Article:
5. Project Planning
5. Project Planning
It often takes up to two years to organise a project. Difficulty is encountered in communicating with overseas partners and there may be problems related to organisation and management. This can be frustrating, but requires sensitive diplomacy with hosts. It is not realistic to expect all detailed plans to be cut and dried before departure as if you were planning an event in the United Kingdom. Cultural differences and misunderstandings are common and must be allowed for. Flexibility is very important and you need to expect the unexpected!
For these reasons it is usually considered vital to have a coordinator who knows the people and the job in hand and who is available on the ground throughout the term of the project. The availability of advice and assistance from somebody who has lived and worked in the area before is also of importance in the planning stage. This might be a leader of a previous expedition or a development worker.
A reconnaissance visit is almost always necessary, as it is not really possible to assess fully how preparations are advancing without meeting the people and having an opportunity to evaluate practical problems and resources on the ground.
A small advance party, to arrive a few days ahead of the main group, may be a useful way to ensure that essential arrangements are made.
Some expeditions have a firm selection procedure for those who will take part. Others have favoured a form of self-selection or involved a whole Unit.
Each of these methods has worked well with different groups, but the Leader will wish to ensure that participants are capable of working well together in difficult circumstances and have the basic health requirements.
Given the educational aims of Scout projects, it's important to raise awareness of the party before they go on an expedition. They can be encouraged to discover more about major factors which cause developing countries to suffer poverty in addition to learning about the area they are visiting. Here is an opportunity for members to examine their own attitudes to other people and cultures.
In many cases, particular technical or practical skills will be required. Other skills will be needed within the group such as report writing, photography, and catering. Training exercises should also aim to build team skills if the group is to function well in sometimes difficult circumstances.
In view of the isolated locations of many development projects emphasis should be placed on first aid and medical training. A Wilderness First Aid Certificate should be considered.
It’s important to use an expedition to inform others about life in the developing world and to stimulate involvement. These projects have achieved much coverage in local and regional media. It may also be possible to consider a "join in" programme or information pack to encourage local Scouts and other community groups to support your project and learn more about the issue involved.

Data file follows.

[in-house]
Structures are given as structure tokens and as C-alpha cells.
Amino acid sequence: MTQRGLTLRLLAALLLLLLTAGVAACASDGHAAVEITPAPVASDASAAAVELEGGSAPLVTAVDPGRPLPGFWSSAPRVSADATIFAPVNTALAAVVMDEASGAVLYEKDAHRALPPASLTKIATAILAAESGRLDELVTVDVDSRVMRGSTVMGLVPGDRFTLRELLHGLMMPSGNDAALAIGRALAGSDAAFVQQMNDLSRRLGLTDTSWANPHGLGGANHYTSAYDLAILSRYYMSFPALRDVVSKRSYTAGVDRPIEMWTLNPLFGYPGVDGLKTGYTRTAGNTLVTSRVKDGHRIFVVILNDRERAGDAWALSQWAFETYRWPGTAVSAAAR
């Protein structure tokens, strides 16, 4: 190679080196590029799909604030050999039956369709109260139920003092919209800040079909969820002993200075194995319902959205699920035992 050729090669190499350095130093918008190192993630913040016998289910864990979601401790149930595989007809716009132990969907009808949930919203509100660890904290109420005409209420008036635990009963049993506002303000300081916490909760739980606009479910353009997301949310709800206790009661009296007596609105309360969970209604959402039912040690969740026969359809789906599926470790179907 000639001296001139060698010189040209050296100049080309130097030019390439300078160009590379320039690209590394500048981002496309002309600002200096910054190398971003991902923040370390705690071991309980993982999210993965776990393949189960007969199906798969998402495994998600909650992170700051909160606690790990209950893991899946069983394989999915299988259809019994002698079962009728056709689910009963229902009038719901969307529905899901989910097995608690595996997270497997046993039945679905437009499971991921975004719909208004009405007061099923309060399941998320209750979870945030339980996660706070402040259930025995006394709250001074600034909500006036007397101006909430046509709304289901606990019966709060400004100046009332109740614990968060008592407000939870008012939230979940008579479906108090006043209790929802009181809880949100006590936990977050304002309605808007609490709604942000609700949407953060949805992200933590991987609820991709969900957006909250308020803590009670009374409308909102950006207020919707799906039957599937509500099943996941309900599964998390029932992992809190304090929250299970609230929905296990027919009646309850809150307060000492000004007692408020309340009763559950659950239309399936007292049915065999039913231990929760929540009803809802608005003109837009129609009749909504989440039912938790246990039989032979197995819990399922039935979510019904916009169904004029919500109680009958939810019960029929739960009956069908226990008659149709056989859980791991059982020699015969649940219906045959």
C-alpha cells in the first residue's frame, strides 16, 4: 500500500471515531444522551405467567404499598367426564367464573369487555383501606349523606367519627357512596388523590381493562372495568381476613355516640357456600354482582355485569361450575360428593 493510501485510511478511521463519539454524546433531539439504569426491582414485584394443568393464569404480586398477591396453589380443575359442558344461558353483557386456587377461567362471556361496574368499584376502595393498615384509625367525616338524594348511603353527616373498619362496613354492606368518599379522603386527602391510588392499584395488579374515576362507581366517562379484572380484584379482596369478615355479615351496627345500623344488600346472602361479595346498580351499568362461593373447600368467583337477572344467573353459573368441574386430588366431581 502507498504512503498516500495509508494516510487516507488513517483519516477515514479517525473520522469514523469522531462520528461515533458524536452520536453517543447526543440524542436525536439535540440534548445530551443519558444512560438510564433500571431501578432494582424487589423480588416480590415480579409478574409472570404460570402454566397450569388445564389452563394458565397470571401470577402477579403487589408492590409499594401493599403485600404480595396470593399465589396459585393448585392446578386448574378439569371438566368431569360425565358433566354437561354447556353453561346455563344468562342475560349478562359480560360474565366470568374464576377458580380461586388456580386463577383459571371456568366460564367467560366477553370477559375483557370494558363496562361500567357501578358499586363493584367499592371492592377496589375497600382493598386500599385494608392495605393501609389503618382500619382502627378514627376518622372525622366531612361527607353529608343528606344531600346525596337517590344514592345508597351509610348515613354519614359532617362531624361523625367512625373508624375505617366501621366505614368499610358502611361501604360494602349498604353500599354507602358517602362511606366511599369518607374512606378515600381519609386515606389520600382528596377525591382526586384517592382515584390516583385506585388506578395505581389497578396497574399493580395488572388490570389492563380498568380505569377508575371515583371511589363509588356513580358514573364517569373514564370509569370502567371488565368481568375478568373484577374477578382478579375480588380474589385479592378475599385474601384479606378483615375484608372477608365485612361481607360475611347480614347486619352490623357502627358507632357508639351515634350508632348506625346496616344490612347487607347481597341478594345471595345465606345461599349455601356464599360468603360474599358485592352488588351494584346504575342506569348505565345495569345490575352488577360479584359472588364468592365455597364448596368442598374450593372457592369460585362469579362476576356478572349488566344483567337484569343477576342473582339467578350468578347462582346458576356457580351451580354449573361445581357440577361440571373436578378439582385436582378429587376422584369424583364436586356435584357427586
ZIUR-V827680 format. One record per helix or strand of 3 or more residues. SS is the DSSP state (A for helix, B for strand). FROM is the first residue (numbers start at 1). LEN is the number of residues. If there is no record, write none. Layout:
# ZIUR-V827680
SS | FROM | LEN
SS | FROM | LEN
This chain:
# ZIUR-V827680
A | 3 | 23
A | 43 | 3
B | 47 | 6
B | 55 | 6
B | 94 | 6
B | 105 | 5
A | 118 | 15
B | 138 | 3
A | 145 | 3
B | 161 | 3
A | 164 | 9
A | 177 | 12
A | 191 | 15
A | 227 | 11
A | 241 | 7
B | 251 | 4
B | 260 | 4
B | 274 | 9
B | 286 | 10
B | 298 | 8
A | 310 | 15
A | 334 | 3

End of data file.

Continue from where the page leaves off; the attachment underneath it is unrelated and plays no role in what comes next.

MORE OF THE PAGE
A certain level of personal financial contribution is usually set, often equating to the air fare involved. Participants should be committed to raising the additional funds required by the group. Support has often been given by aid page 9 of 17 agencies, local community groups and companies. Policy, Organisation and Rules should be consulted regarding fund raising, particularly in relation to appeals for funds which require County/Area or Headquarters approval. Appeals may only be conducted within the District/ County boundary with the approval of the appropriate Commissioner.
Approaches to individual companies within the expedition participants' catchment area should be mounted and tied in to the local publicity.
Approaches to bodies such as Chambers of Commerce, Rotary, Round Table or the Soroptimists may be beneficial as community work and work with young people are areas they frequently support. They may also grant bursaries to individuals who have difficulty in meeting individual contributions. Approaches to individual companies can be made both for possible financial support or support in kind. If the expedition is undertaking practical work it may be possible for materials to be supplied or possibly sponsored, e.g. a building company sponsoring the purchase of locally manufactured bricks or prepared timber.
It would be in order to approach National Companies that have their headquarters in the particular catchment area but care should be taken that this does not cut across support already being given by that company in the United Kingdom or possibly prejudice approaches to the overseas element of the company in the project country.
Assistance with specific fund raising problems can be obtained from the Director of Finance at Gilwell Park.
Please make sure you contact the International Office at an early stage of your planning.